From 18th July-1st August 2015, I took part in an archaeological dig at Hougoumont Farm on the Waterloo Battlefield. This is part of a 5-year project called Waterloo Uncovered, which aims to cover the whole battlefield. I went as part of a group from The Defence Archaeological Group (D.A.G.). This group is an M.O.D. Group set up to help the recovery of wounded Servicemen & women & also, if they wish to, set them on a career path to become an Archaeologist. At least one man has already done this. However it is also open to veterans (such as myself) or those serving with an interest in history or archaeology. It does a superb job & the cost of the trip was only £20 and you get a T-Shirt as well! The numbers varied, but we had about 30 people on the dig, a mix of D.A.G., professional Archaeologists, some students from Holland, and some serving Soldiers. It was run by Mark Evans, a former Coldstream Officer, with help from a serving one. There were about 10 serving or Old Coldstreamers on it. One, Ben Hilton, lost both his legs in Afghanistan and is in a wheelchair and 2 others had also been wounded there. It was a mixed group of people, but we all rubbed along pretty well. Some of the veterans had P.T.S.D. unlike someone in a wheelchair, it is not a visable wound.

waterloo 008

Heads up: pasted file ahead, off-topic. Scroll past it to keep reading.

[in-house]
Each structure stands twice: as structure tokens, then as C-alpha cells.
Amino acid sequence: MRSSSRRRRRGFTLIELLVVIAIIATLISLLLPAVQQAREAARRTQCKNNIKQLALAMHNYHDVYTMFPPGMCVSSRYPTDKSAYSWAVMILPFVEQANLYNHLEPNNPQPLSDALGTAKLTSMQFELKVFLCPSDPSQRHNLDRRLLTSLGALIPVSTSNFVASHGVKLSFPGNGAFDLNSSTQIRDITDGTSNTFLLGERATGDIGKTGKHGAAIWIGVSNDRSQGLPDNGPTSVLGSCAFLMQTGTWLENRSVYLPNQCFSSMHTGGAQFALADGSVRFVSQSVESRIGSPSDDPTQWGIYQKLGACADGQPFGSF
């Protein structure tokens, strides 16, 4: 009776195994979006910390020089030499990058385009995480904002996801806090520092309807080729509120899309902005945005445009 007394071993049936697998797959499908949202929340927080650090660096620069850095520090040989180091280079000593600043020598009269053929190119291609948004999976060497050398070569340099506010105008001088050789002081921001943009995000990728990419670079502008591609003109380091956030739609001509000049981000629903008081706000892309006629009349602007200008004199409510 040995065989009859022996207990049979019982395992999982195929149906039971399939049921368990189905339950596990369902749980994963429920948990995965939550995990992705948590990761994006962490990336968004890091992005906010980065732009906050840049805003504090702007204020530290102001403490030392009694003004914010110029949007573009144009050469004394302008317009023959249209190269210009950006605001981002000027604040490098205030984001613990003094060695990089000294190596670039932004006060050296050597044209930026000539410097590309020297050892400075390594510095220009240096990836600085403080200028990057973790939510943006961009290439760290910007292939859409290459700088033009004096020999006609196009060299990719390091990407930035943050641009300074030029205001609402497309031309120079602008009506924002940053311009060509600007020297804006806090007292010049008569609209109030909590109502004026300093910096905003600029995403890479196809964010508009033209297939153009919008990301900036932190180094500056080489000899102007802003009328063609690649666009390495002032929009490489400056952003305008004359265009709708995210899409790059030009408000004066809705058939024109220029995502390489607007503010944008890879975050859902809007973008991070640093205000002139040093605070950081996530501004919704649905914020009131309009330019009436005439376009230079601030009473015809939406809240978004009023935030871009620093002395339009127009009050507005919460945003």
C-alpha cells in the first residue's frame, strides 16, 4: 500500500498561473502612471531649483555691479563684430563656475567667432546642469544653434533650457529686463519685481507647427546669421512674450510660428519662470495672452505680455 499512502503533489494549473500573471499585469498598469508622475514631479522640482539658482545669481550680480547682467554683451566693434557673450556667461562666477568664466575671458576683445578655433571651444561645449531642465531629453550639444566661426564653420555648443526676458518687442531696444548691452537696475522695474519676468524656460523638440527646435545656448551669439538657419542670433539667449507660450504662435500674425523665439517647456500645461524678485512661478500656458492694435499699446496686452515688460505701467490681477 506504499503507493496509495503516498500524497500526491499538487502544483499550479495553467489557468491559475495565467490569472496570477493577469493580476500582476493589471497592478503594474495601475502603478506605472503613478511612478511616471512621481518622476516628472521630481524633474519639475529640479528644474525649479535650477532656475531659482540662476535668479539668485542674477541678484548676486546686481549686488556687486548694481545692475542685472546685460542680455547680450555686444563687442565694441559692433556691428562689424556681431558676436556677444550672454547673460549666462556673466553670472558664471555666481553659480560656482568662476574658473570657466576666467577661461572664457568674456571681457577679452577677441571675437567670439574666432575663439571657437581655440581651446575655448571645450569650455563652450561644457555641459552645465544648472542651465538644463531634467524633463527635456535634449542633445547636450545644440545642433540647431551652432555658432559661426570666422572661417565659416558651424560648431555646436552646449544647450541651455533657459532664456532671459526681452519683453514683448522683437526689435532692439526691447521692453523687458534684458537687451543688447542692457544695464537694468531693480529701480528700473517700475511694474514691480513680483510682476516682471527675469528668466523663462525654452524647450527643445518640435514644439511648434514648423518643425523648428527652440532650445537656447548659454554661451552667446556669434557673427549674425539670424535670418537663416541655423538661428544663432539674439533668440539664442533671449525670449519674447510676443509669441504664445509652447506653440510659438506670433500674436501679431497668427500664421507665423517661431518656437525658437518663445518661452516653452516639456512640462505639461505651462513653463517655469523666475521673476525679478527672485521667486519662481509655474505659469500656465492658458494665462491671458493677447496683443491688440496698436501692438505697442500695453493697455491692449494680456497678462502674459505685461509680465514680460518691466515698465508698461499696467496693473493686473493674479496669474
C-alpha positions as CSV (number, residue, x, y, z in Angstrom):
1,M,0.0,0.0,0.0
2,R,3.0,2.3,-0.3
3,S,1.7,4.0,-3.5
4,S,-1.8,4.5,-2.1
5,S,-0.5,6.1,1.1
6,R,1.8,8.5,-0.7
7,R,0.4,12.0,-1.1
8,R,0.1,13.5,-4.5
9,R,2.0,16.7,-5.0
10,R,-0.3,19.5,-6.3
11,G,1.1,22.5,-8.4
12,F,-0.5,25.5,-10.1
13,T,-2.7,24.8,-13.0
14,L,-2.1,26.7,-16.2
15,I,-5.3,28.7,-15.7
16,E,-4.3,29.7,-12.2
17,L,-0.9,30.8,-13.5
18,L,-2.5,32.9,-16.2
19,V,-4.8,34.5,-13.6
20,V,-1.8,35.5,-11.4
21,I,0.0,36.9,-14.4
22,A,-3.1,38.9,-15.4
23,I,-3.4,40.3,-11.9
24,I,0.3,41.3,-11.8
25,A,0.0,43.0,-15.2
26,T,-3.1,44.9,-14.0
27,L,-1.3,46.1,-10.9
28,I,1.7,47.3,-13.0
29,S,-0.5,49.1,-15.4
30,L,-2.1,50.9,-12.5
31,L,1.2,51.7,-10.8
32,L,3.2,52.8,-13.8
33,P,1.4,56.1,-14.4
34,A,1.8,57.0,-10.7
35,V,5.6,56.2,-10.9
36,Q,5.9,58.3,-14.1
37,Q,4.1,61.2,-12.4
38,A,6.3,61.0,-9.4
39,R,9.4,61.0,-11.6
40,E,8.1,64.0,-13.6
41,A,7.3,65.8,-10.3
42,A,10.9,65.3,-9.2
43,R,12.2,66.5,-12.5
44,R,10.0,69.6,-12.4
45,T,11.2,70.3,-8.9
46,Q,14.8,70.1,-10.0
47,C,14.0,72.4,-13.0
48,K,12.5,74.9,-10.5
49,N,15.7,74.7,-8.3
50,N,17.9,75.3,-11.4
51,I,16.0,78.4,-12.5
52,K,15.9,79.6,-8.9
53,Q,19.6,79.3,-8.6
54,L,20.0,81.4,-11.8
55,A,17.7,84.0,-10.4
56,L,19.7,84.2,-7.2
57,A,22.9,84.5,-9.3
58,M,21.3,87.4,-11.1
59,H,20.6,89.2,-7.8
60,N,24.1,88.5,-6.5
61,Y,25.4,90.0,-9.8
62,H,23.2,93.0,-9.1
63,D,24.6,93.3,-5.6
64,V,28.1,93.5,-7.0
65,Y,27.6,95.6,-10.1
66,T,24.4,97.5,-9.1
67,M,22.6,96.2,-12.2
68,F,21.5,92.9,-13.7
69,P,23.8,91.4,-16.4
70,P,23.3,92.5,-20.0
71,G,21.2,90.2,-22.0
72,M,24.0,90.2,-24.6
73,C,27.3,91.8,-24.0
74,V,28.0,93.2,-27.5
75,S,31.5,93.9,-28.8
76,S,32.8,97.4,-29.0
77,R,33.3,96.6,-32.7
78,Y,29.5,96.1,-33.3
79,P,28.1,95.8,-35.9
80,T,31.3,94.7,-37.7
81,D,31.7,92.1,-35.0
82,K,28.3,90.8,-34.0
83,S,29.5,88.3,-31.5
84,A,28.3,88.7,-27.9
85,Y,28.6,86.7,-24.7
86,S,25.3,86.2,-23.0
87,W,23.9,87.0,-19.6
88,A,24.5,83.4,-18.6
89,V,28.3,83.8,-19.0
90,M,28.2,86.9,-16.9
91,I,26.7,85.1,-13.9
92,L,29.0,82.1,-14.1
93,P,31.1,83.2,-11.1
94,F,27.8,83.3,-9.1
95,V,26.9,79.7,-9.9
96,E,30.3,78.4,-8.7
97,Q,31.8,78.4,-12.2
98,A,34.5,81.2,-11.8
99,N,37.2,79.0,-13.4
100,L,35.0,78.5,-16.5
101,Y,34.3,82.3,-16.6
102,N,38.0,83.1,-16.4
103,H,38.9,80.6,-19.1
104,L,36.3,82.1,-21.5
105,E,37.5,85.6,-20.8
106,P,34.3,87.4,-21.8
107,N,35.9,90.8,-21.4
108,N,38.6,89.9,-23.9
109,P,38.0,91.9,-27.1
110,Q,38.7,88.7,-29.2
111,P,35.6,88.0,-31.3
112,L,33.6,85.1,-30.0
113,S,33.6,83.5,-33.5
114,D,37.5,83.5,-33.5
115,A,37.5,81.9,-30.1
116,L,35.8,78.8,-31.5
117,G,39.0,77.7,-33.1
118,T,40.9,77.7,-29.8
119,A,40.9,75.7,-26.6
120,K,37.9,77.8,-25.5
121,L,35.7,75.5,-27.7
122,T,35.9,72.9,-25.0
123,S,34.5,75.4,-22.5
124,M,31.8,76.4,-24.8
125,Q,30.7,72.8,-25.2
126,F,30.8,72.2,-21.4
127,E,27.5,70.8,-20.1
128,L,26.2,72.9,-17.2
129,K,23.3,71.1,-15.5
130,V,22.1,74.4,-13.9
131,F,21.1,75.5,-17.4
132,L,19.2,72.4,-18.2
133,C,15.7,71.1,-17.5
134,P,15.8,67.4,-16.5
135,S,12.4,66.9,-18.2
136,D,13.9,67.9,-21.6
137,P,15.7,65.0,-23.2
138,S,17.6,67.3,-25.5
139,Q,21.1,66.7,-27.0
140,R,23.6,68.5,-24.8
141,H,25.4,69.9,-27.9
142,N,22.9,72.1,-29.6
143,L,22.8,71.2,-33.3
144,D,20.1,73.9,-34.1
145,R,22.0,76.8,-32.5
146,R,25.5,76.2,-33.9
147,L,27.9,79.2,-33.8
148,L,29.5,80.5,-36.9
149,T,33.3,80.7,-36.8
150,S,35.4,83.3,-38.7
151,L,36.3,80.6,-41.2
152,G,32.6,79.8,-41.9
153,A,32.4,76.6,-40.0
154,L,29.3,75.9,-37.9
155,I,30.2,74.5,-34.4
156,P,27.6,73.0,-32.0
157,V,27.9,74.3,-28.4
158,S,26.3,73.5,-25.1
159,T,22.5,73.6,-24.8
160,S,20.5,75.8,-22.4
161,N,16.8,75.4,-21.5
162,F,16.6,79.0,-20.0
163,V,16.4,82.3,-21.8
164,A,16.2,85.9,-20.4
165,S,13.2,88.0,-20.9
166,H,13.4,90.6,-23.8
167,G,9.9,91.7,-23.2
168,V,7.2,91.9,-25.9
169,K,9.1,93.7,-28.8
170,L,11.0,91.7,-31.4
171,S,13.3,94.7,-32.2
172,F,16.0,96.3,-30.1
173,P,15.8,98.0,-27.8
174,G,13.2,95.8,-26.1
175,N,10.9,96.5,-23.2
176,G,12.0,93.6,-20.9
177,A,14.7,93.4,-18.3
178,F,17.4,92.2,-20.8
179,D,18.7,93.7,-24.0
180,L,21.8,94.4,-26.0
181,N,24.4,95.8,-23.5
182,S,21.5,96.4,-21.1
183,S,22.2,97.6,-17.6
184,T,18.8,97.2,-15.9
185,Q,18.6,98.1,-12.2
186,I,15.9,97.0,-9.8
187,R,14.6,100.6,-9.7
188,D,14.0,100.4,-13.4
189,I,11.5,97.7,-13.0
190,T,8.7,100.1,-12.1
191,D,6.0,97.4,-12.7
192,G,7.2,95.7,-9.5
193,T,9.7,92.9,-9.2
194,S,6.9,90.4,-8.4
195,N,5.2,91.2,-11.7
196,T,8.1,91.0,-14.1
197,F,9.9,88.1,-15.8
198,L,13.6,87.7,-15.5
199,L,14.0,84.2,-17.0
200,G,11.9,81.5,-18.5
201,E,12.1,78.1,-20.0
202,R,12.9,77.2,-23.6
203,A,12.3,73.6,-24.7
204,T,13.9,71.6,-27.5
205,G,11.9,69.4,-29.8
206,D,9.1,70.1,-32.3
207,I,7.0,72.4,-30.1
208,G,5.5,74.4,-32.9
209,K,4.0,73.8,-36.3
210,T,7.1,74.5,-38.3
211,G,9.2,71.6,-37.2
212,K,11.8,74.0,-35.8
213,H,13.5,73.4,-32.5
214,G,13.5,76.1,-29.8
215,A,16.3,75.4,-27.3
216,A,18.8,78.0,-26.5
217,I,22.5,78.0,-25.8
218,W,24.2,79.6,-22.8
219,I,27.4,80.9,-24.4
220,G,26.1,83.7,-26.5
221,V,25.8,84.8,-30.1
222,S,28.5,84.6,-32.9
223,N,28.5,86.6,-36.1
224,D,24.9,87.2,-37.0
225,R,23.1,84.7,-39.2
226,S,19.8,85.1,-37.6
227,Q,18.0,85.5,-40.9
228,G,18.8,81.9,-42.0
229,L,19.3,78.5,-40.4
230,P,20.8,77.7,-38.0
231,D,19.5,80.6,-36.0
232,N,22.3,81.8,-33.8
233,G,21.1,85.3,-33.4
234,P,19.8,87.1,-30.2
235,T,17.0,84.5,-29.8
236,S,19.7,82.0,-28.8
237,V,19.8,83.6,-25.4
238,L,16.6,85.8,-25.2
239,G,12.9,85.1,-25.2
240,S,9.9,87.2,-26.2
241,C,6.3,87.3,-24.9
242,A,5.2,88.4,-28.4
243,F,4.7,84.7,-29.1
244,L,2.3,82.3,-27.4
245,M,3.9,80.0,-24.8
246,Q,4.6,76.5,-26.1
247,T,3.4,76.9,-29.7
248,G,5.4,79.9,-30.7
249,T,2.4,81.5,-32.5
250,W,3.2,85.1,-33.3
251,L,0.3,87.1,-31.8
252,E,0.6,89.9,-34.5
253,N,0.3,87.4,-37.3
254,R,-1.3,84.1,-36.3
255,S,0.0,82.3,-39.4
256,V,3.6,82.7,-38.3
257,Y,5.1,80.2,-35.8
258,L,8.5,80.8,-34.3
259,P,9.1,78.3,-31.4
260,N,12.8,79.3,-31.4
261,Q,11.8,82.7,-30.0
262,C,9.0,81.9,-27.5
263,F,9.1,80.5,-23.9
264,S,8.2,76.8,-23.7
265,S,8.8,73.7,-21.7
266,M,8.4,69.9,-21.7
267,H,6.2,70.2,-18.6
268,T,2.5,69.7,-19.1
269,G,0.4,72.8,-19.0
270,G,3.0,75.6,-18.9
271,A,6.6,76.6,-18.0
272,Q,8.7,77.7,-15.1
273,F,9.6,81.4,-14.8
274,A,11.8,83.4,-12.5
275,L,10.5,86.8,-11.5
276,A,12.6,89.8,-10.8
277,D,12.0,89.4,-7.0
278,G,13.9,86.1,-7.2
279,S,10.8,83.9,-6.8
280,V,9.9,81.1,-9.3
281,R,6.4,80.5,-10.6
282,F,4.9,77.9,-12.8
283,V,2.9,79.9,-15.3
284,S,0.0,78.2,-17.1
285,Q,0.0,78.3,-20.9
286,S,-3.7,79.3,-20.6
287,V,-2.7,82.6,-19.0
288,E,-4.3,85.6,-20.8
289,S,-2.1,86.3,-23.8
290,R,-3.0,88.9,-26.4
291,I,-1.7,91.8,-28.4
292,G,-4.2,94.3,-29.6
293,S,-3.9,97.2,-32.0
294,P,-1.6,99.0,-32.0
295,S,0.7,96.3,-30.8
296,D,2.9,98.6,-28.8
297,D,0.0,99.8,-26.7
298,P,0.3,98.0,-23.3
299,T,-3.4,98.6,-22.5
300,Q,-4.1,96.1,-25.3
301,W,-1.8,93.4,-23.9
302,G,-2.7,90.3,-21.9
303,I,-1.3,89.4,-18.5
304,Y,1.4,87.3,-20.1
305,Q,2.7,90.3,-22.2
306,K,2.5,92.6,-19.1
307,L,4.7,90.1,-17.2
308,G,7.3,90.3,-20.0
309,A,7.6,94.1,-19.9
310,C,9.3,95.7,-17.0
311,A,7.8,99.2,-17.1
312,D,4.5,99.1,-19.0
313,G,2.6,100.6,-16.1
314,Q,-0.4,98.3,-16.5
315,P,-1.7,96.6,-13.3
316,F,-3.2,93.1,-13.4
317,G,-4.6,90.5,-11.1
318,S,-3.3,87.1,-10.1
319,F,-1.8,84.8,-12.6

It as very much like Time Team and we were split into groups, with each group under an archaeologist. Some people got moved around, but I remained in the same group all the time. Preliminary work had already been done on a recce in April, so once the mechanical diggers had removed the topsoil and the metal detectors had done a sweep, we commenced digging or troweling, which was quite physical work, but when you see men with no legs, or who are in constant pain from their wounds, you shut up. I am not obviously an archaeologist, but what they do is often misunderstood. It is not about treasure-hunting or being Indiana Jones, but trying to work out, by the objects that you find or changes in the soil, what actually happened. For example a musket ball on its own tells you nothing, what matters is the context in which it is found. Although it is illegal to do so, in 200 years, the battlefield has been very heavily looted, though less so at Hougoumont, because some of it is enclosed & it was also a working farm. I dug in 2 areas, one inside the formal garden and, for much longer in an area called ” The Killing Zone ” This is an area about 30-40 yards wide from what was a wood and a hedge to the loop-holed walls. It is completely open and The French attackers suffered heavy casualties in it, hence it’s title. It would have taken great courage to cross it. Here we did find British musket balls which clearly had impacted on something, as they were mis-shapen. We also found some French ones (they are smaller), which had probably not been fired, just dropped. My team didn’t but some French ones were also found inside the walls of the formal garden. This is why context is so important. All the eye-witness accounts state that The French never got inside the garden, how then to account for the French musket balls? Some no doubt would have come over the walls when they were aiming at the defenders, but if British ones, in numbers, were found inside as well (other than unfired ones) then it could imply that the French did get over the wall and that a fire-fight took place. If that could be proved, it would change our view of what happened.